Thursday, July 12, 2012

Ranch Becomes Focus for Russian Adoption Outrage

I posted before a report from Russian media about Children's Ombudsman Pavel Astakhov's reaction to a Montana ranch where Russian adoptees are sometimes sent by American adoptive parents, and now ABC News reports on the reaction from the ranch's owner Joyce Sterkel:
On one side of the gate stood a group of Russian government officials with a Moscow television crew in tow, demanding entry into the ranch that one of them had called "a trash can for unwanted children."

On the other side, indoors and away from the camera, were Joyce Sterkel and the 25 adopted children under her care at the Ranch For Kids in remote northwestern Montana.

In the decade that the ranch for troubled adopted children from foreign countries has operated, it has been lauded by parents, advocates and the press as a refuge for adoptive parents to bring their children when they have nowhere else to go. But on June 28, some of the outrage and suspicion that Russians have toward U.S. adoptions of their children landed on its doorstep.

At Sterkel's gate were Russian children rights ombudsman Pavel Astakhov and human rights envoy Konstantin Dolgov. Astakhov claimed in comments carried by the news agency RIA Novosti that the children at Sterkel's ranch near the Canadian border were completely isolated from the outside world and questioned whether they were getting the necessary care or treatment.

Sterkel, who bristles at Astakhov's claims and says he is wrong on every count, suspected she was being set up for a made-for TV confrontation for political gain in Russia. She decided that they wouldn't step foot on her property without State Department officials, parental permission and an independent film crew on hand to document the visit.

Russian children rights ombudsman Pavel Astakhov claims the Ranch For Kids is a place for American parents to cast off their adopted children, and that the children receive substandard education and health care and lack security. As a bilateral adoption agreement between the U.S. and Russia makes its way through the ratification process, Sterkel is concerned that Astakhov will try to shut the ranch down.

Dolgov spoke of the Montana visit in July 5 comments carried by the Interfax news agency.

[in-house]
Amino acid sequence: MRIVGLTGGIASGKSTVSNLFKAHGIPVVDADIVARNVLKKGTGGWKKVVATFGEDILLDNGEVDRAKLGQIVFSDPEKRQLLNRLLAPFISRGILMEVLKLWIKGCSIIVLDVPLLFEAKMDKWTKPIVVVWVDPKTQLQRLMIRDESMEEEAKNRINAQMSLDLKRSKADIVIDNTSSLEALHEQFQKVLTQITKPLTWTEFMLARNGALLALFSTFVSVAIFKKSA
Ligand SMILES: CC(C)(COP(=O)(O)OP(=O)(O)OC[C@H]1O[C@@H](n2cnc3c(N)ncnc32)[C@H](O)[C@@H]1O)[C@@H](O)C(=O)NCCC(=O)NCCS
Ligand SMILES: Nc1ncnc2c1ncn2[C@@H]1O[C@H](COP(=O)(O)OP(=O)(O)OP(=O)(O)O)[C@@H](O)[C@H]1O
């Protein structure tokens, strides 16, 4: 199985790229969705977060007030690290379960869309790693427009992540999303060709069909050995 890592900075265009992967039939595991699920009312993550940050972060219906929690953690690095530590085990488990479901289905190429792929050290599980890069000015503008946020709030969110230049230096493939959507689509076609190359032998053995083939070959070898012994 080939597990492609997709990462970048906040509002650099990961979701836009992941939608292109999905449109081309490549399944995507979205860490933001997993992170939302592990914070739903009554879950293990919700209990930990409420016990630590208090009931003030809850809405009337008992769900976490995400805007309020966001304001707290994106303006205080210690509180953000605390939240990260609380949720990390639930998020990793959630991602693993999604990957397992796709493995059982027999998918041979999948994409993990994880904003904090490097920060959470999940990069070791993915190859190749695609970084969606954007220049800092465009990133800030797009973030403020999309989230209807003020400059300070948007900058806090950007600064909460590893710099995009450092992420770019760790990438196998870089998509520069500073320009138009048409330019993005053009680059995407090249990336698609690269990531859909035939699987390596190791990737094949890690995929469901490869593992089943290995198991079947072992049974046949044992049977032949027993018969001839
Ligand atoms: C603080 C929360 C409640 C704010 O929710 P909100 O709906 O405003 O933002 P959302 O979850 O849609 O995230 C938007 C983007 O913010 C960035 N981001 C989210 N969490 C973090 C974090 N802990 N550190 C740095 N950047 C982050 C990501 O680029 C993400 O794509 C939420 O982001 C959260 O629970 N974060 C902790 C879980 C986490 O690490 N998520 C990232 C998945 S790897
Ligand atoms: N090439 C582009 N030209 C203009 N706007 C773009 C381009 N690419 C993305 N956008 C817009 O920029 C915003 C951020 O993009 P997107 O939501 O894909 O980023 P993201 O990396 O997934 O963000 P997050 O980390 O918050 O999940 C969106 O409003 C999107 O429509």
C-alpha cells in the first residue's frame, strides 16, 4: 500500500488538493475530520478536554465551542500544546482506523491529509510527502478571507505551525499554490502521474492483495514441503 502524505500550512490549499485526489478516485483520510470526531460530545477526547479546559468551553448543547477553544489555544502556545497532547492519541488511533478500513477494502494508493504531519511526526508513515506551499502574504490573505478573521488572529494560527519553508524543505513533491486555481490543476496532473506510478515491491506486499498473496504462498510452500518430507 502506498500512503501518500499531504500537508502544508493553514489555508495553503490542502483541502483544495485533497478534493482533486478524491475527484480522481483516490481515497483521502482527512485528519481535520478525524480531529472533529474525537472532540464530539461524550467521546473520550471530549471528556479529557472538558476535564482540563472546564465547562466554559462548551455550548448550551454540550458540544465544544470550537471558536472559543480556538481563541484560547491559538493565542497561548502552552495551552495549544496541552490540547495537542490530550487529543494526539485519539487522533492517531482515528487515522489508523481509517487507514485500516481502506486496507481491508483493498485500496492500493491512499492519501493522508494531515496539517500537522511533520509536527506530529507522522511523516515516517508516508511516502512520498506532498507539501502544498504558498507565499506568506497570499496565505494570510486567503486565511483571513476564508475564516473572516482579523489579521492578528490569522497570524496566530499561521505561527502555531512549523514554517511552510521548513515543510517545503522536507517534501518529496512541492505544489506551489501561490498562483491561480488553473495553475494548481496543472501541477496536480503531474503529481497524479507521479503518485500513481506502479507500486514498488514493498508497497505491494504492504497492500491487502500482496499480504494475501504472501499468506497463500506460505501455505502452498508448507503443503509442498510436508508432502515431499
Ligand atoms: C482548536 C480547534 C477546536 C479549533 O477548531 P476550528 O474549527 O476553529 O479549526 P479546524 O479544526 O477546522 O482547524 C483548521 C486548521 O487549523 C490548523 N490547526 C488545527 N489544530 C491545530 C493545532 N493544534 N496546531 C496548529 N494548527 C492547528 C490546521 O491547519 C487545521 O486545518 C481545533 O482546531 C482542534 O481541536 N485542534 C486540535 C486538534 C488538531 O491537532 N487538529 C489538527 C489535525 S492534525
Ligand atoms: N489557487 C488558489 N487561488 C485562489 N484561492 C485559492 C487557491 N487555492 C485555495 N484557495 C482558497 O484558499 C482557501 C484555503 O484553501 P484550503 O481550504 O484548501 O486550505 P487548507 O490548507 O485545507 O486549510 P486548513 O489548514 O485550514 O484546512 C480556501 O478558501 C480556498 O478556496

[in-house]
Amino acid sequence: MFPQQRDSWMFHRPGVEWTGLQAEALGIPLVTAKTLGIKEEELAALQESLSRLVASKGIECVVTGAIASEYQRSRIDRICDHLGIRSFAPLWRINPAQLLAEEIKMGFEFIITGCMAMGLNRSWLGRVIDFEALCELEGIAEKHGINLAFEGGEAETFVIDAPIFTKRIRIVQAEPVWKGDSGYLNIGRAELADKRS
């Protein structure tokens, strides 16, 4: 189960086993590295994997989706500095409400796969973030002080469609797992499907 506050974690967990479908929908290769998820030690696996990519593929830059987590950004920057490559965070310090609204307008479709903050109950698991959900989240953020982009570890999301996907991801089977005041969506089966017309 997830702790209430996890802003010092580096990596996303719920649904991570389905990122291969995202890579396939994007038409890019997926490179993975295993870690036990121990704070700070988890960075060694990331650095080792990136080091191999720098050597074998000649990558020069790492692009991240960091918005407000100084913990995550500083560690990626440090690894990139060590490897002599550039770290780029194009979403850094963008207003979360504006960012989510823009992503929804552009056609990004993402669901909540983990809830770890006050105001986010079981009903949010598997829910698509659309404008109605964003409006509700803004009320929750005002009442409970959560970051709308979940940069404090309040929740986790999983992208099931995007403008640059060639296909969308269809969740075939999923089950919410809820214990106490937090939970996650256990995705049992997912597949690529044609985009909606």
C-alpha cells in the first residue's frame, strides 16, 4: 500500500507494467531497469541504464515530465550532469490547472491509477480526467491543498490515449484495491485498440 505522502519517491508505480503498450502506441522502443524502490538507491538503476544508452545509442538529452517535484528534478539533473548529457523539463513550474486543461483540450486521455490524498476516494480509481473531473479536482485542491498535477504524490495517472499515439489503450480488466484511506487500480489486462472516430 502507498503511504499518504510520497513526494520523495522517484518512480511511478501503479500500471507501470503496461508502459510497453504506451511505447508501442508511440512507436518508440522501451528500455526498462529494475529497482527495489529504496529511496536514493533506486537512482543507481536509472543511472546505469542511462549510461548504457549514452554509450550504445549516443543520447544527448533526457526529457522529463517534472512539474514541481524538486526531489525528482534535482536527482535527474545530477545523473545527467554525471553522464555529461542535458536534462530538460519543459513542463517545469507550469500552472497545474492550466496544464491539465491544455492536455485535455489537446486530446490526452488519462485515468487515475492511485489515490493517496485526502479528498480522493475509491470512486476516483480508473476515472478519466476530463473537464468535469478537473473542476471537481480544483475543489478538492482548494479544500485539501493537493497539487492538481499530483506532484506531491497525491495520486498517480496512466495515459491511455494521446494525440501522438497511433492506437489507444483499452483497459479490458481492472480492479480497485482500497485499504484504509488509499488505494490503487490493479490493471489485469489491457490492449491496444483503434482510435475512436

"We regret that we have been denied access. For all our respect for American law we think there are channels which must allow Russian officials to visit Russian citizens. All of these children are Russian citizens," he said.

Sterkel said she is concerned that they will try to make good on their promise to try again after a bilateral adoption agreement between the U.S. and Russia wends its way through the ratification process.

"This is a test case. This is to test the integrity of the bilateral agreement to see if they have the muscle to come onto American soil and push their way in," Sterkel said. "I think they want to see if they really can come in and visit children without parental consent."


Leah said...

So Russia maintains hellish institutions that cause massive psychological damage to the orphaned children in their "care", and then blames the adoptive parents for not being able to magically cure (with ~love~ of course) the extreme, dangerous behaviors of their mentally ill children? What did they expect, exactly?! Adoption = TRAUMA. Some children are too severely traumatized to life safely in a family. Let me stress that this is the minority of adopted children, on the far end of the attachment disorder spectrum. But what else are these parents supposed to do? Where are they supposed to turn? Mental health resources for children and adolescents (never mind mental health resources specializing in adoption trauma) are few and far between -- not to mention prohibitively expensive and often not covered by insurance.

These parents did not ship their kids back to Russia on a one-way ticket. They're trying to get their kids desperately-needed help. The Russian officials should be focusing on why these Russian children need so much help in the first place. Hint: being confined to a crib in an understaffed orphanage with zero stimulation for the formative months and years of their lives might have something to do with it! Being prenatally abused by drugs and alcohol probably didn't help either. And then being given to naive, woefully unprepared foreigners and shipped halfway around the world? Really, how could this turn out well?!

As usual in cases like this, my sympathies are entirely with the poor kids who have been failed so badly so many times. I hope they are able to heal...but I know it isn't likely.

Truly Blessed said...

I agree with Lzzz.

Better than storming the gates of this Montana ranch, why don't these Russian officials pay a surprise visit to one, two or a dozen of their own orphanages? There, they might see the first effects of institutionalization, the lack of care and lack of stimulation that can prevent some children from ever bonding or attaching to another person. And after they have witnessed some of the atrocities that I have seen (full disclosure: just on videotape, not in person), maybe they will begin to understand why some of their children are so damaged that they do not do well in families who desperately try and want to parent them.

And then allow them into the gates of this Montana ranch where these troubled children live, and some of these children thrive.

Poor, poor children.

-J.D. Humenay said...

Gotta love the irony... they are being accused of having poor security- yet the film crew couldn't get on property. Doesn't sound like poor security to me.